My mother rolls her eyes up to the sky in desperation whenever I attempt to explain my increasingly absurd superstitions. Her son,
a ferocious atheist with a job that requires clear, logical thought, has a tendency to lose it completely
when football enters the equation.
I've done all the usual things - lucky shirts, lucky shave, lucky seats (my current location, Kate on my right and Don on my left, appears
likely to end with an experiment in lucky deafness), lucky programme seller (I'd rather burn my nipples off
with a blowtorch than buy a programme outside the ground). But I'm not content with such fripperies, oh no. I have to
take it to foolish extremes, oh yes.
I'm proud to say that not only are my superstitions scientifically proven to be successful (although last season's relegation and
the previous ten years of failure have, I admit, been something of a lapse), they're also indulged regardless of
personal inconvenience. No sacrifice is too great - in the case of a hurried lucky shave with my one remaining, already-used razor blade
before charging out of the door for a midweek game, I'm even prepared to shed blood.
Perhaps most inconvenient is the 'standing up thing' (which, like all truly great superstitions, evades a snappy title). I don't sit down
until the teams come out. Now, if you're the type who gets to the ground two nanoseconds before the first ball is kicked, that might
not sound like a major hardship. But I'm the kind of idiot who considers getting to the Vic after sunrise to be 'cutting it a bit fine'...
(Incidentally, anyone who's been following this particular saga will know that I experimented with sitting down and standing
up - although not at the same time, clearly - earlier in the season. It was an unfortunate time, as you'll know if you were
at the Plymouth match, and it's all done with now.)
Can I mention the tea stain now? (Yes - Ed) Thanks. It's not, strictly speaking, a superstition but I have, during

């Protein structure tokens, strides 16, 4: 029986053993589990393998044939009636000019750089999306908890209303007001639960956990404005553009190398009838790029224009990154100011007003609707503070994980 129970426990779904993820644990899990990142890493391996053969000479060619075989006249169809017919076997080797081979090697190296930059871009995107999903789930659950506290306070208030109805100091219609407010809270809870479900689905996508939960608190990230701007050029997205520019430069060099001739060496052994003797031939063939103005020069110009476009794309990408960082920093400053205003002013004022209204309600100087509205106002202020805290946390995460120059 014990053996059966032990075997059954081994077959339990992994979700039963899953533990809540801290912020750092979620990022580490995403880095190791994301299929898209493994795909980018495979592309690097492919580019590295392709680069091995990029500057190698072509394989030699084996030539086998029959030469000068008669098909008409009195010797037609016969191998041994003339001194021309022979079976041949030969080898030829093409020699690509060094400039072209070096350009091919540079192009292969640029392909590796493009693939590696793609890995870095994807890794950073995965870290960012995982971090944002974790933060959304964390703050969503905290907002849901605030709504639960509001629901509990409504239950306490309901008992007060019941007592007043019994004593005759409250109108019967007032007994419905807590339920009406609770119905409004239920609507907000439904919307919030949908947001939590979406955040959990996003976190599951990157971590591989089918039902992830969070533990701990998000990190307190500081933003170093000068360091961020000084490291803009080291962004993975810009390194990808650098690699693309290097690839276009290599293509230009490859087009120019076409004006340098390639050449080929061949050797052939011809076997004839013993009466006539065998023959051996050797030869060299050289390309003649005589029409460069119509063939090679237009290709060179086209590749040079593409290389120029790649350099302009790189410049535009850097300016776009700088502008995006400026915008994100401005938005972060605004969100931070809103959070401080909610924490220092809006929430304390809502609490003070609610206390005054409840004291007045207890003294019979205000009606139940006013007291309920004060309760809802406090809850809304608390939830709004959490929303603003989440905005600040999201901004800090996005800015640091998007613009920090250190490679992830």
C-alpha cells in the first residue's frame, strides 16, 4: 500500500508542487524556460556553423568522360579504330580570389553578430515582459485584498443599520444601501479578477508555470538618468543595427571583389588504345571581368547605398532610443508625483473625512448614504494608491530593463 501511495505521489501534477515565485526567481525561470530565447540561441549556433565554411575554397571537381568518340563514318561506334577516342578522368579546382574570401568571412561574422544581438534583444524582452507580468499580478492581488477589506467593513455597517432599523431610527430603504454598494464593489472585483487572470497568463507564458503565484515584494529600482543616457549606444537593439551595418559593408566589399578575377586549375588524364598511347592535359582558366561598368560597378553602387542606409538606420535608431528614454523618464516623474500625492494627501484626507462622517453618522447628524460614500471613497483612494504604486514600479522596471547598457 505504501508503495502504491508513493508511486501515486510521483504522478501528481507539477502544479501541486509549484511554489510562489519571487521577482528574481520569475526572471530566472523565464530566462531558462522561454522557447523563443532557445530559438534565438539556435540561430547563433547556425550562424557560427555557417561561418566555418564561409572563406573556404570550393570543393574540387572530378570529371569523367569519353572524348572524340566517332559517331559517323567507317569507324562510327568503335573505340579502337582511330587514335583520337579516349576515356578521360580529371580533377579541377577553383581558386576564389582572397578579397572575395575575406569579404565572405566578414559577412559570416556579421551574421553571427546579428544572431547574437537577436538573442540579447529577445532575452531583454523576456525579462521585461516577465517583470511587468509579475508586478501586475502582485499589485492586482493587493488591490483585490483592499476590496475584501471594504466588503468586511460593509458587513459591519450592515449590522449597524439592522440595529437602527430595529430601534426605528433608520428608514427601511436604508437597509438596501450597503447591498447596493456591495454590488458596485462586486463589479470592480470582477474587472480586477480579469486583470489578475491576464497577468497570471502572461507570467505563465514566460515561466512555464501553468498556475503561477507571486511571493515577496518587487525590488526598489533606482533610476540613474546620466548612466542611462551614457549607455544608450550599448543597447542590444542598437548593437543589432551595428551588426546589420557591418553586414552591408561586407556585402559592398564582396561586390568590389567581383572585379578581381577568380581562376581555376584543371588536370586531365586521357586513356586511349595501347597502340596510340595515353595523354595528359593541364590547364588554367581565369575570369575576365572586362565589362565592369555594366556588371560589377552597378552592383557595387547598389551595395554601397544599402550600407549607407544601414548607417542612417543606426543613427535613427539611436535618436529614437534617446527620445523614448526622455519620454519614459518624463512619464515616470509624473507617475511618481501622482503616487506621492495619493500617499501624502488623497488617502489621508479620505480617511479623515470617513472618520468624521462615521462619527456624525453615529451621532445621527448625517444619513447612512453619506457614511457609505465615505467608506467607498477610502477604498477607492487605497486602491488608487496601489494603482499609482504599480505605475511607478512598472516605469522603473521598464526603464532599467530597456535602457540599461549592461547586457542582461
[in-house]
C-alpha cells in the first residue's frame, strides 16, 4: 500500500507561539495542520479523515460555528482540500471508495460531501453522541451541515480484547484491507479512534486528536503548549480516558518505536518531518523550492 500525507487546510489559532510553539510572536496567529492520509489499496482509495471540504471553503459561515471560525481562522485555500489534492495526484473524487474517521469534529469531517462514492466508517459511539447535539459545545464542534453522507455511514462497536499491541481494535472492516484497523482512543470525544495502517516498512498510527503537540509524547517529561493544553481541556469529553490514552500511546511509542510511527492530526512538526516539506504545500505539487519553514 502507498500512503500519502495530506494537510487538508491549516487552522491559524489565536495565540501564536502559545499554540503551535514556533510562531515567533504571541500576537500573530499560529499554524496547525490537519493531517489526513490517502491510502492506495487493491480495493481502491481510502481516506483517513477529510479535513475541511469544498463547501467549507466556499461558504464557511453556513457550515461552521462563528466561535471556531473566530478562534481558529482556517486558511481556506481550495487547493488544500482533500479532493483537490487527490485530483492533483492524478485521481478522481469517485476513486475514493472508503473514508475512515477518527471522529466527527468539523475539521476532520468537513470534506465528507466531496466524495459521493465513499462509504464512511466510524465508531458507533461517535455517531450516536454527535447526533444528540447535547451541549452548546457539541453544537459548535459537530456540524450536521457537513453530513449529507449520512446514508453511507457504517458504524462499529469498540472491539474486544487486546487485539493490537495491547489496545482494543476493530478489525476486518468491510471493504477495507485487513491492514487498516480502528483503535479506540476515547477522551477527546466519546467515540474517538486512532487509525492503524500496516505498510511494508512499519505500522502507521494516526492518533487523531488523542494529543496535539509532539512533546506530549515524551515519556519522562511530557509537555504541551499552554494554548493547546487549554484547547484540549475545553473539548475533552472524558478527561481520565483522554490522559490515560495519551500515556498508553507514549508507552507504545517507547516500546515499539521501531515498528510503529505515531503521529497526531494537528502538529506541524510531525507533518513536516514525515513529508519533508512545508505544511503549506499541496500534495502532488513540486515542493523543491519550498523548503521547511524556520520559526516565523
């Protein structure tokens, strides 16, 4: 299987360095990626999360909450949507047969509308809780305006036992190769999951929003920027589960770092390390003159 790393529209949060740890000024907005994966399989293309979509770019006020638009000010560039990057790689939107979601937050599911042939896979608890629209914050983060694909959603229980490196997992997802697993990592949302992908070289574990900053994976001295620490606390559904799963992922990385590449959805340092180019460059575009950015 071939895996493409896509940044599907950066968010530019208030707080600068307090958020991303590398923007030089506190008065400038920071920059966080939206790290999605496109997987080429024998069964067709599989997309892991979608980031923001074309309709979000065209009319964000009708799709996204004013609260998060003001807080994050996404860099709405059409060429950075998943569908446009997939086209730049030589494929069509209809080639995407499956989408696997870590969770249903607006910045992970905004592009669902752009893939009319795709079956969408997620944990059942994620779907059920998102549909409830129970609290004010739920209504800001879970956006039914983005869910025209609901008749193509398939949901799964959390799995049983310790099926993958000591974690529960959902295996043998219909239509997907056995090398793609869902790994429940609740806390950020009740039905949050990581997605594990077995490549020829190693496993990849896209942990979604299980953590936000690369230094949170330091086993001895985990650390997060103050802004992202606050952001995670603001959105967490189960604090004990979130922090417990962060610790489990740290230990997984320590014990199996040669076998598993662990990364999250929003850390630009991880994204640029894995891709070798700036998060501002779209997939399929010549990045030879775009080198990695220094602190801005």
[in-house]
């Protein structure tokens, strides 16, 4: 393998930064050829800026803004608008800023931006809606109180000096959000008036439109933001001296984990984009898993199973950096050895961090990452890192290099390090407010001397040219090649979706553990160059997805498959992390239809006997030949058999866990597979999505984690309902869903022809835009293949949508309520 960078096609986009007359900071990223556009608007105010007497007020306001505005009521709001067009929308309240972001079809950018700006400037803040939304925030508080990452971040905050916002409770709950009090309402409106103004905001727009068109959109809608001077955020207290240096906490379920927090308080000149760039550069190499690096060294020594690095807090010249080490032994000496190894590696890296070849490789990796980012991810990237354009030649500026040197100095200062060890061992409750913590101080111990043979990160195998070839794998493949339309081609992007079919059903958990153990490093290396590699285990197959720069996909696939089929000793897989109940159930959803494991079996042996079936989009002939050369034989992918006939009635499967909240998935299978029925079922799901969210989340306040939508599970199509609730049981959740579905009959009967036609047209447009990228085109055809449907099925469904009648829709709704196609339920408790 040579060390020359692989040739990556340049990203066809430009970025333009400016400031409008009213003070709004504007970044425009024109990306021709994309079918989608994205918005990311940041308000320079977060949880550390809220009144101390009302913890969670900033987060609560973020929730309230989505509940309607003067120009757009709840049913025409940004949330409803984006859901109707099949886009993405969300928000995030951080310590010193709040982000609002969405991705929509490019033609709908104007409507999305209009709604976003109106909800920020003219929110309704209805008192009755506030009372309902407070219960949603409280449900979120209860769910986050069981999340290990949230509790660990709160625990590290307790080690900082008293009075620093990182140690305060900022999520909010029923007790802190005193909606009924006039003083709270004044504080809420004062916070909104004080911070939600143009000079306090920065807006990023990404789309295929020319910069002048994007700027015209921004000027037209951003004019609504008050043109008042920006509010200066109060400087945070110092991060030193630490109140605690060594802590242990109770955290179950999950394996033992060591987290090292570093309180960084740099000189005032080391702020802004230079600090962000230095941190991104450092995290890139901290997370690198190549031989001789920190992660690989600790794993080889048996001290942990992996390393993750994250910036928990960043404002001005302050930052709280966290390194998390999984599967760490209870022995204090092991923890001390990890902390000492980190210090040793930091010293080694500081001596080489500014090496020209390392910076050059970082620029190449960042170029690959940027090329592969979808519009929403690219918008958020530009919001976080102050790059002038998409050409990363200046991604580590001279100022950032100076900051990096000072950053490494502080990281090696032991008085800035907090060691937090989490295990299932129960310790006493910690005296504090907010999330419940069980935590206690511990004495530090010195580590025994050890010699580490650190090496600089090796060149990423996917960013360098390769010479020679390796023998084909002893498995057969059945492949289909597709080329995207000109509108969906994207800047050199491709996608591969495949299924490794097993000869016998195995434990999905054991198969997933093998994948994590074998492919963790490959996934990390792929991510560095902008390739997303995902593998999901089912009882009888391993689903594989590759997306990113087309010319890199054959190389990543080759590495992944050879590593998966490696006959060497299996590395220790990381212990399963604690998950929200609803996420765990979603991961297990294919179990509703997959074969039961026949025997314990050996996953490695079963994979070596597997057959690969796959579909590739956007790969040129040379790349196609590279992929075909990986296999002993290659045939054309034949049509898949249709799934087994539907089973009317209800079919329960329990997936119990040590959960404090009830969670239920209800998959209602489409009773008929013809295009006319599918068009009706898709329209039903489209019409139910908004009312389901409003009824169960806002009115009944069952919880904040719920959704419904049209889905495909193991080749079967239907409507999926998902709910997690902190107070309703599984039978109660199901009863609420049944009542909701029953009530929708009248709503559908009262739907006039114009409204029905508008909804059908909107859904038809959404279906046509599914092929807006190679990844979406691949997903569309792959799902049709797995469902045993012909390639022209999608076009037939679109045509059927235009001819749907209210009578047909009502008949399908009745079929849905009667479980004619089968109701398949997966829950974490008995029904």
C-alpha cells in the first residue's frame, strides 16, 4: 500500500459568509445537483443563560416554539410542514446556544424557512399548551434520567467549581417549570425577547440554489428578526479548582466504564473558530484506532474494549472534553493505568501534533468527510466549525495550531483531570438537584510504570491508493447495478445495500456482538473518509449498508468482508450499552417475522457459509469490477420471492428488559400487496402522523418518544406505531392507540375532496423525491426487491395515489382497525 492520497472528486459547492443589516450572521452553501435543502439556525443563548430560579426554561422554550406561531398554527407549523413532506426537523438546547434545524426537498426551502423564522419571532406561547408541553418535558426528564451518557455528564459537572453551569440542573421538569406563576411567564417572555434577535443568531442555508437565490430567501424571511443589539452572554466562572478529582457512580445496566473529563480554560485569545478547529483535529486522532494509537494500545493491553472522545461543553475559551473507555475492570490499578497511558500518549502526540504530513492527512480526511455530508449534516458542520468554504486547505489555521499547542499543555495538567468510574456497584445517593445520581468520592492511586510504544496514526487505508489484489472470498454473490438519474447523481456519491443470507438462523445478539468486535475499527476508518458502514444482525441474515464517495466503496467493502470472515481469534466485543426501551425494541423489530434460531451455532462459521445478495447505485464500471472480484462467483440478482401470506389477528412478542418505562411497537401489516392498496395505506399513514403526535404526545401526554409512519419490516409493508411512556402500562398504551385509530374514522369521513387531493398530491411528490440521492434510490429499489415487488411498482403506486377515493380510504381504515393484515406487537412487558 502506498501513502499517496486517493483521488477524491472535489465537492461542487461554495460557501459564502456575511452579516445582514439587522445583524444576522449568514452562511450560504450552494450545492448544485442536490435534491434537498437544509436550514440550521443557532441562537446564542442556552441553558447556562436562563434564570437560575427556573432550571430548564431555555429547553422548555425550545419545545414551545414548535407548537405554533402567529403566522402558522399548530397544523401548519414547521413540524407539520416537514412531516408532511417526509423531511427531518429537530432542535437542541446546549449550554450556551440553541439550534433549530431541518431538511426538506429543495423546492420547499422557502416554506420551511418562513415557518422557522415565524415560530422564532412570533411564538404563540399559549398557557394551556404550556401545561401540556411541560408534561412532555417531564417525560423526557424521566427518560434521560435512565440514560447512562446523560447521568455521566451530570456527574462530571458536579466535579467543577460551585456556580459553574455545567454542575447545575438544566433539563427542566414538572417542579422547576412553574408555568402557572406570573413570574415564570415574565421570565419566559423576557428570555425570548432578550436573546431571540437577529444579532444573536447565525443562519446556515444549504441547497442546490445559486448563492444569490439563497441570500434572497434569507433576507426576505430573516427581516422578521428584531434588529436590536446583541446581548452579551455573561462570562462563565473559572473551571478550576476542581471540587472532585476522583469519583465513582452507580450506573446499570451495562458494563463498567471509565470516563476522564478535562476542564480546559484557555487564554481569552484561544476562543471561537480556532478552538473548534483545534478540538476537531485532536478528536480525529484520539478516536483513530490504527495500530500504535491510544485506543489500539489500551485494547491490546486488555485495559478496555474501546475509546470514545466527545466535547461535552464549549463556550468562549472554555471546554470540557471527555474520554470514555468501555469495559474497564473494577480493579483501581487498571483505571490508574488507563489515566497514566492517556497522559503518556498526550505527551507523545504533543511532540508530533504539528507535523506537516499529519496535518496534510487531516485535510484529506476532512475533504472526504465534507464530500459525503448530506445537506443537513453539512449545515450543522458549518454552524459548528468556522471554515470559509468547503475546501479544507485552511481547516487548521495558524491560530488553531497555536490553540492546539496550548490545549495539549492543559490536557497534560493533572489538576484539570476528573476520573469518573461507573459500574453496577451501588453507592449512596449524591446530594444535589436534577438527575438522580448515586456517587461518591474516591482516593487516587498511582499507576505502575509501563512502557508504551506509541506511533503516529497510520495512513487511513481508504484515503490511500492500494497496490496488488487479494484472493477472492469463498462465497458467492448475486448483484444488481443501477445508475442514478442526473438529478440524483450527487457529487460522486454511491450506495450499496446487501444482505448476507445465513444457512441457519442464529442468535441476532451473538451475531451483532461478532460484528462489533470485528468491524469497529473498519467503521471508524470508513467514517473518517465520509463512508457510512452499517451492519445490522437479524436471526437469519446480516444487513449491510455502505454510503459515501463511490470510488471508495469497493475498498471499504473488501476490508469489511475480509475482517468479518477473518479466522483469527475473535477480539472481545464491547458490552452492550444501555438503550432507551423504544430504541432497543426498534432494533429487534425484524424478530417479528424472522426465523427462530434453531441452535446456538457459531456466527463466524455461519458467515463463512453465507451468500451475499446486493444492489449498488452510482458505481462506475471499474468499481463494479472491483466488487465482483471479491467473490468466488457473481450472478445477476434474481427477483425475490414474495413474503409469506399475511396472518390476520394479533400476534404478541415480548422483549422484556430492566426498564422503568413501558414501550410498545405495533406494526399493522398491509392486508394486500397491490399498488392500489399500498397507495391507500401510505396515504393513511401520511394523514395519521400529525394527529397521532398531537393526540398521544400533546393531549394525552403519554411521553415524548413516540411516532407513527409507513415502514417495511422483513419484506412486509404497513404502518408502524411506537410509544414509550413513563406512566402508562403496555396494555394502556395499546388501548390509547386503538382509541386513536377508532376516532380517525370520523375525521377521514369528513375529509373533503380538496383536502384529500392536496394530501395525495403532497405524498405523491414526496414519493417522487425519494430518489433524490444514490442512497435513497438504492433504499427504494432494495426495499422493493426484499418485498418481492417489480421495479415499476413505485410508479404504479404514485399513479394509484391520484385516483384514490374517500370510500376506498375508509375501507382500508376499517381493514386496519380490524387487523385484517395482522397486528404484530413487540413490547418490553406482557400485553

the last few months, entertained myself by dropping the tea bag from my pre-match cuppa in exactly the same spot each time. It's built
up into quite a sizeable mark now. I hope, in years to come, that it will become a place of pilgrimage for Hornets the world over. They'll
gather round in hushed reverence and whisper, 'That tea stain was put there by the editor of BSaD. Handsome blighter, he was.'
Anyway, I've saved the most ludicrous for last. It all started with a fairly mild superstition - not looking at the
ground on the train journey to the game. Even that has its complications, though. I can't look at it but I firmly
believe that it's vital that the ground is visible from the train so that I can decisively turn the other cheek to such
temptation. Hence, probably, our dismal record at Luton over the years. The reverse situation can also be a problem, however -
at places like Norwich and Millwall, where the stadium looms large over the railway tracks, you'll find me hiding under
the seat with my eyes closed...
It doesn't end there, unfortunately. These days I've assembled such a bewildering array of landmarks that I should and shouldn't look
at on the way into Watford Junction that my movements tend to resemble those of a spectator at a tennis match between two
hyperactive children. The Harlequin, several churches, a Mobil garage...all have their own significance. It's insane, I know,
but, as with all superstitions, I can't stop for fear of being to blame for the heaviest defeat in the club's entire history.
Having exposed some of the most pathetic aspects of my life, opening myself up to ridicule from small children in the street, I would like
to point something out. My lucky shave dates back to a Paul Furlong goal at Barnsley three years ago which went in as I was
preparing for a night out. Last year, we scored two late goals to claim a dramatic draw at West Brom. I was sitting on the toilet at the time. I have made nothing of this. Even I